« U.S. healthcare system in a sickly state | Main | Is the economy better? I sure can't tell »

February 11, 2004

Hard to respect the Republicans

I didn't vote for Bob Dole in 1996, and I wouldn't have voted for McCain in 2000, but I respected them. But Bush II is just ridiculous. He's been shameless in letting his campaign contributors take what they want from the country - it sounds like my history class on the robber barons. He doesn't work with the other side, and he's not a reasonable man. He's just plain dangerous, and until he's ousted from office, or until Republicans put an honorable man like John McCain at the head of the party, I'm going to have a hard time respecting anyone who votes Republican. -- Matt Edwards

February 11, 2004 in Bush Administration | Permalink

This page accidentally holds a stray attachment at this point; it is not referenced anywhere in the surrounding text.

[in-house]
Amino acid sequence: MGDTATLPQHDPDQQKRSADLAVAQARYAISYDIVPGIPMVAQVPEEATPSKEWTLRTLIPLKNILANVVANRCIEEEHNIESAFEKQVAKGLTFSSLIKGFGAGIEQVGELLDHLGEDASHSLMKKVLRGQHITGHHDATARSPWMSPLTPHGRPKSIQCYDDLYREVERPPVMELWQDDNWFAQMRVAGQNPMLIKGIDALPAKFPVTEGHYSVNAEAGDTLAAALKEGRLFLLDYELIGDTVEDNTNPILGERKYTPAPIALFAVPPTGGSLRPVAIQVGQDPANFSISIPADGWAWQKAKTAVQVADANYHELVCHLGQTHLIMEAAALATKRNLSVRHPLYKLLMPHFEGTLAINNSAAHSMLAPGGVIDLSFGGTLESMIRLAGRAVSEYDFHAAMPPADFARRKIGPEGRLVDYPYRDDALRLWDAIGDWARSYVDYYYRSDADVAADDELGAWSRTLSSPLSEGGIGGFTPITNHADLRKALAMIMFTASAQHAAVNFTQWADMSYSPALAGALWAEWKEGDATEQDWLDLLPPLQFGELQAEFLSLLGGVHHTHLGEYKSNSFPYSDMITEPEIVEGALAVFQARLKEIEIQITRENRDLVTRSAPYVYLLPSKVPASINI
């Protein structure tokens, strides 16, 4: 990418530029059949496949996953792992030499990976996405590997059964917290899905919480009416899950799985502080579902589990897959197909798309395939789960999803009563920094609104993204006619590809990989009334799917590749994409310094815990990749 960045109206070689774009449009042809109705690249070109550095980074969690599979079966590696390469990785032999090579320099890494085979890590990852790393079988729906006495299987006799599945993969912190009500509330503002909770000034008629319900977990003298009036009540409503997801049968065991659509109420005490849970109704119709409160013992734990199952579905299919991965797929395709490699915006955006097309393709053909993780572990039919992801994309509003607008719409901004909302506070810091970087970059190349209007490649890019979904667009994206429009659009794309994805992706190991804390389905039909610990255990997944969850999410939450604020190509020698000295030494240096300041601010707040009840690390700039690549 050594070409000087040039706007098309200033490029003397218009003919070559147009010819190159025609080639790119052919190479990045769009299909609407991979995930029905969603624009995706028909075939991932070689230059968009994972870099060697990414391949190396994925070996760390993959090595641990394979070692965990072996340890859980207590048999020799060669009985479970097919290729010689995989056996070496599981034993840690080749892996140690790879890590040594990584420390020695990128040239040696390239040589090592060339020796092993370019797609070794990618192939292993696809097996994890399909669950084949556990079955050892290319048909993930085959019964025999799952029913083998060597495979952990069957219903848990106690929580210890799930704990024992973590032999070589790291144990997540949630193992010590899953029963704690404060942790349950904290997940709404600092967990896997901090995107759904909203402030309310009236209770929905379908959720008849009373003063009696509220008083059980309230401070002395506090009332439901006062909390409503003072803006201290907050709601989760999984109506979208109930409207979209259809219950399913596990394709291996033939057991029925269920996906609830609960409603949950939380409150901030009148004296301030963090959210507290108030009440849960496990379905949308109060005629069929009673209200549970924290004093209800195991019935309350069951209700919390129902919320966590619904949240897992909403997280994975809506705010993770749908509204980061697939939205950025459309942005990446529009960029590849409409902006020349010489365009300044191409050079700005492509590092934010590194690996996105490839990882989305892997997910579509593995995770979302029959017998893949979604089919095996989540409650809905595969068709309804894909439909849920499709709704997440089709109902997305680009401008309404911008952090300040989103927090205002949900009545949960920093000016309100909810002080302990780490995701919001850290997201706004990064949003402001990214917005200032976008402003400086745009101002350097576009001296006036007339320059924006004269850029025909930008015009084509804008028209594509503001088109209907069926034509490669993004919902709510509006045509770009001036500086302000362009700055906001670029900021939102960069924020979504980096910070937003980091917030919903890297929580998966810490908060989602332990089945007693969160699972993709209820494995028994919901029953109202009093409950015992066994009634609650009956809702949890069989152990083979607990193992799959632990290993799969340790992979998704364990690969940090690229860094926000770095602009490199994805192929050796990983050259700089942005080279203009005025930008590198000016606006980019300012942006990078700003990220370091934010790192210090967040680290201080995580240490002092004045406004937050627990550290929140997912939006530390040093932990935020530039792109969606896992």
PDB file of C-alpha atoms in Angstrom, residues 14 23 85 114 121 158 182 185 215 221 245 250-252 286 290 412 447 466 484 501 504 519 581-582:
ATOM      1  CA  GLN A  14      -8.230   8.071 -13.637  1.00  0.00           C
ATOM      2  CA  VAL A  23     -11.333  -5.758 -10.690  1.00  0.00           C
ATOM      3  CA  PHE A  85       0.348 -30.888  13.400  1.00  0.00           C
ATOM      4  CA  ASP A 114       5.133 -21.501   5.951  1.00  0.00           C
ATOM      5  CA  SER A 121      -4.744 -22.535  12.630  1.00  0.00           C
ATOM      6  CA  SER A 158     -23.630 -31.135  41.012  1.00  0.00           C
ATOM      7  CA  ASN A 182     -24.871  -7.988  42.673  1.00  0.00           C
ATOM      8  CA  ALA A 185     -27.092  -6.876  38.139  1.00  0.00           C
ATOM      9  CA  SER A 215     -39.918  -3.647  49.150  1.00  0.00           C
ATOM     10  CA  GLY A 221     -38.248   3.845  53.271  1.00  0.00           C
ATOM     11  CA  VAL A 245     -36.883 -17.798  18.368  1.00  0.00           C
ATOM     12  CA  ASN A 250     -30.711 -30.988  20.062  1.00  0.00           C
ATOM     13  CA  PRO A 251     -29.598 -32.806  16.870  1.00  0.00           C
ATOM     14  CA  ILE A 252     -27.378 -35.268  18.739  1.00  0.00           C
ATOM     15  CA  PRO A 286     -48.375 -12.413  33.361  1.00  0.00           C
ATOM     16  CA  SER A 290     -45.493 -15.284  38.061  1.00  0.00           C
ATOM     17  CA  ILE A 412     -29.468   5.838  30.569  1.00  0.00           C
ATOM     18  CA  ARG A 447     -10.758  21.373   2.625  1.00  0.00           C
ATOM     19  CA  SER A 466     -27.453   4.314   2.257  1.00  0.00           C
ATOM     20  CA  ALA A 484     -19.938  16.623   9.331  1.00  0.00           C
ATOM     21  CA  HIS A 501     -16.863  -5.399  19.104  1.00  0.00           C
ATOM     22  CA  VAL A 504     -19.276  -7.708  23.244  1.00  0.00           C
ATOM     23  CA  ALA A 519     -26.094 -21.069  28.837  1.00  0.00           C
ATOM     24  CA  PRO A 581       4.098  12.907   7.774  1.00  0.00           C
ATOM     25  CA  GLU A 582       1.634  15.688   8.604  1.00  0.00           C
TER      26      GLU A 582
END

TrackBack URL for this entry:

Listed below are links to weblogs that reference Hard to respect the Republicans:


I have a hard time responding to Republican friends who want to know what is wrong with Bush.
I don't want to really say what I feel, because it would only alienate them, but I almost want to laugh in their faces and say, "How long do you have?"
Seriously, does anyone have a succinct way of stating the whole litany of abuses this administration is guilty of? I do want to sway those people, not anger them!

Posted by: Irene Budoff at Feb 19, 2004 10:00:49 PM

I think the key is to get them out of "talking points" mode and get them to start thinking critically.

Try this. Get them to tell you what they like about Bush and the GOP, and have an answer ready for each of their points. Example: